I thought it would be nice to have a TV in the bedroom just to get the local news and weather while getting dressed in the morning, and maybe briefly again at night, but that minor convenience was never worth paying the cable company an extra $15 a month for another box.
I had heard some people can pick up several channels with just an antenna, and receiving even one local channel would do for my bedroom idea. I still had an old pair of rabbit ears in the basement and an old 15″ tube-TV down there that still worked. It was worth a try.
But then came the first problem. Over-the-air broadcasting is now all digital, not the former analog. New TV sets have a digital-to-analog decoder built in, but I would have to buy a separate decoder for my old tube TV, and that would cost more than the TV was worth. Analog is never coming back, so I discarded the TV at a local recycling center. Not even Goodwill wanted it.
I decided to experiment with our kitchen TV, a fairly new flat-screen TV, to see what I could get using just the antenna, but right away there was another problem—the TV only had a coaxial connection for the cable and no place to connect the dual wires of the rabbit ears. So, off to Radio Shack where I was sure they would have some sort of simple adapter. They did not because the impedance would not match. The old flat TV antenna wire on my rabbit ears was 300 ohms and coaxial is 75 ohms. I would need an impedance-matching transformer that would cost about $30.
Forget that. The old rabbit ears went in the trash, too.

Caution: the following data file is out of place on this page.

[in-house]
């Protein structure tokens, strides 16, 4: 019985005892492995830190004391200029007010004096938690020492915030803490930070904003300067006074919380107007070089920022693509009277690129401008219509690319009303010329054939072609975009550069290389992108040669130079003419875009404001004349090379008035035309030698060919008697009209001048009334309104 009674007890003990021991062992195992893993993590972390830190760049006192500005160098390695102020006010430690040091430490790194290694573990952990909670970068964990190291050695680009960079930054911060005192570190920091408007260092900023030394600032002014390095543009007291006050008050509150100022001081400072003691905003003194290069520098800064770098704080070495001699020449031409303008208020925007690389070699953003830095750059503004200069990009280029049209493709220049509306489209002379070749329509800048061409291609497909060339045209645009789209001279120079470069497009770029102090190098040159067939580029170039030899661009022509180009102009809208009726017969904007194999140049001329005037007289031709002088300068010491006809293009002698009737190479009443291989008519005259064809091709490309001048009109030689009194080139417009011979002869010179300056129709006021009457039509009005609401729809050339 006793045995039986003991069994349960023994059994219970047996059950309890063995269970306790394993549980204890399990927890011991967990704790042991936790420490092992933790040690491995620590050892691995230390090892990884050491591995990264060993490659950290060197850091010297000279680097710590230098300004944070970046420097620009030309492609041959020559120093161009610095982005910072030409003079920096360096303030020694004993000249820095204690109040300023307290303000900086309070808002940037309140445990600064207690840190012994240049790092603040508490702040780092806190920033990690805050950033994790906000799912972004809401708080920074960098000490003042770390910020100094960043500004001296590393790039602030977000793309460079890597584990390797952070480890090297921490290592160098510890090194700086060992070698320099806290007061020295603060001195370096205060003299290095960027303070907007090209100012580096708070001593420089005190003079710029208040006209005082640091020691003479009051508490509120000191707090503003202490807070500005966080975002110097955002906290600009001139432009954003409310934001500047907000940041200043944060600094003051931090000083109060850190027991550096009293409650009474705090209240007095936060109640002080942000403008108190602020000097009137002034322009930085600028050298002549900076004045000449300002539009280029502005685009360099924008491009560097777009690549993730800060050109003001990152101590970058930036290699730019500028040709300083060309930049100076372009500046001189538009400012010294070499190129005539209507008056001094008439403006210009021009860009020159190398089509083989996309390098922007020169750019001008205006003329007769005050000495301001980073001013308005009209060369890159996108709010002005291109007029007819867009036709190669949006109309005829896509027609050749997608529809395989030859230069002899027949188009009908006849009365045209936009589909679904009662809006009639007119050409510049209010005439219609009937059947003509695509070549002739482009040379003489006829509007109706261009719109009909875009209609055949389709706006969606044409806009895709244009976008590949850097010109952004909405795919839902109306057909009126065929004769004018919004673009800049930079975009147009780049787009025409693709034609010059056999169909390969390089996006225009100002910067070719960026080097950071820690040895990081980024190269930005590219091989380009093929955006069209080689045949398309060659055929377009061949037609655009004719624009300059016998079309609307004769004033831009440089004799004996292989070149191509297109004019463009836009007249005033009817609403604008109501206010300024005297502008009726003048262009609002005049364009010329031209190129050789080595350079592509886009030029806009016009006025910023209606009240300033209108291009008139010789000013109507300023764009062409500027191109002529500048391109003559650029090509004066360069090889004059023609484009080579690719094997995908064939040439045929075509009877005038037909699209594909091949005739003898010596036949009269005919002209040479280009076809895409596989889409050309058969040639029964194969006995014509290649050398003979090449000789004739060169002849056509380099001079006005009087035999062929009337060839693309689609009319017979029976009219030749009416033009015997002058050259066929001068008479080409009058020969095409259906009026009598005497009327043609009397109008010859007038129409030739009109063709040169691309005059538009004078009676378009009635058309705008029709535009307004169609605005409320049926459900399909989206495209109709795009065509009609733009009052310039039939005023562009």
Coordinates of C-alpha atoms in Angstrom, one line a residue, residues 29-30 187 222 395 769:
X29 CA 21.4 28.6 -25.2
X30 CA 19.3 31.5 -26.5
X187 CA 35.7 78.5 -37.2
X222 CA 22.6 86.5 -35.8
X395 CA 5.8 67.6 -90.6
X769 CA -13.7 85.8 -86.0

Then, in a Philadelphia Chinatown hardware store, I saw a tiny, rabbit-ear antenna for only $2 that had a coaxial connection. That fit my budget, and if I got any encouraging reception at all with it, I could later spring for a better one. There are plenty available at a wide range of prices, indoor, outdoor, plain or amplified, all making extravagant claims.
The final result. I got jaw-dropping reception with about a dozen channels, but it was not as good as it sounds. Only one, CBS, was a major network channel. The others were a strange mix of low-budget channels that apparently were not even good enough for cable. They had mostly religious programs and one that continuously cycled through a dozen Philadelphia traffic cams. One had an amateurish children’s program of a guy talking to a hand puppet, like the old 1950s Kukla, Fran, and Ollie show (or Willie the Worm for Philadelphians). It was a strange world of shoestring TV out there that I never knew existed.
And I found one big, new, technical difference. Snowy TV reception is only a fading memory that will never be seen by our grandchildren. With digital, you get either perfect reception, as good as anything on cable, or nothing at all. There is no in-between. A weak channel (and all of mine were weak) flicks back and forth between the two extremes every 10 seconds or so, cutting out both picture and sound. This quickly becomes intolerable. I would prefer the snow.
Bottom line, I gave up on the bedroom TV idea. A nursing home is probably not far off in my future, and surely they will have good TV reception. I can wait.
The lesson of all this is to throw out any any old tube TVs and antennas you may have in your basement. They are of no use to anyone.
(See a positive update of this idea in the posting of 10/15/2014, TV by Antenna Update.